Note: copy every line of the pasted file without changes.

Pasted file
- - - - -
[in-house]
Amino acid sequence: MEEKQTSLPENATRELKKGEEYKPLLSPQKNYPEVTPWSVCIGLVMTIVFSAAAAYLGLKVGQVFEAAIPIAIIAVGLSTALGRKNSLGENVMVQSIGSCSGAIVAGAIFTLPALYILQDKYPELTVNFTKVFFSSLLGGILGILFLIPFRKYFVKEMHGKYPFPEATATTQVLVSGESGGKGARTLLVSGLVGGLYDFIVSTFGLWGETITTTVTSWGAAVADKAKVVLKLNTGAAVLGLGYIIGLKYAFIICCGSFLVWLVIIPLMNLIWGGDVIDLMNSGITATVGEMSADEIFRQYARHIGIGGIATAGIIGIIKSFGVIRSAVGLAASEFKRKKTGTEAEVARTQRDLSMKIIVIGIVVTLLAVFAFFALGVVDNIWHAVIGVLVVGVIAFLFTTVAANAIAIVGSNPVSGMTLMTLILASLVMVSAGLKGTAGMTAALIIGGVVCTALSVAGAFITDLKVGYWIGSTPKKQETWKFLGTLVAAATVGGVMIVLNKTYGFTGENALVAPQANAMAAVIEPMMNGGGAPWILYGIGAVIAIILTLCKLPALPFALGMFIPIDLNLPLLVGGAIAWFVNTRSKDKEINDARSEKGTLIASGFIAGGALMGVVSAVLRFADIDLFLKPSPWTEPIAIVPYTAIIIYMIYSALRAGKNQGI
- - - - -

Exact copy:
[in-house]
Amino acid sequence: MEEKQTSLPENATRELKKGEEYKPLLSPQKNYPEVTPWSVCIGLVMTIVFSAAAAYLGLKVGQVFEAAIPIAIIAVGLSTALGRKNSLGENVMVQSIGSCSGAIVAGAIFTLPALYILQDKYPELTVNFTKVFFSSLLGGILGILFLIPFRKYFVKEMHGKYPFPEATATTQVLVSGESGGKGARTLLVSGLVGGLYDFIVSTFGLWGETITTTVTSWGAAVADKAKVVLKLNTGAAVLGLGYIIGLKYAFIICCGSFLVWLVIIPLMNLIWGGDVIDLMNSGITATVGEMSADEIFRQYARHIGIGGIATAGIIGIIKSFGVIRSAVGLAASEFKRKKTGTEAEVARTQRDLSMKIIVIGIVVTLLAVFAFFALGVVDNIWHAVIGVLVVGVIAFLFTTVAANAIAIVGSNPVSGMTLMTLILASLVMVSAGLKGTAGMTAALIIGGVVCTALSVAGAFITDLKVGYWIGSTPKKQETWKFLGTLVAAATVGGVMIVLNKTYGFTGENALVAPQANAMAAVIEPMMNGGGAPWILYGIGAVIAIILTLCKLPALPFALGMFIPIDLNLPLLVGGAIAWFVNTRSKDKEINDARSEKGTLIASGFIAGGALMGVVSAVLRFADIDLFLKPSPWTEPIAIVPYTAIIIYMIYSALRAGKNQGI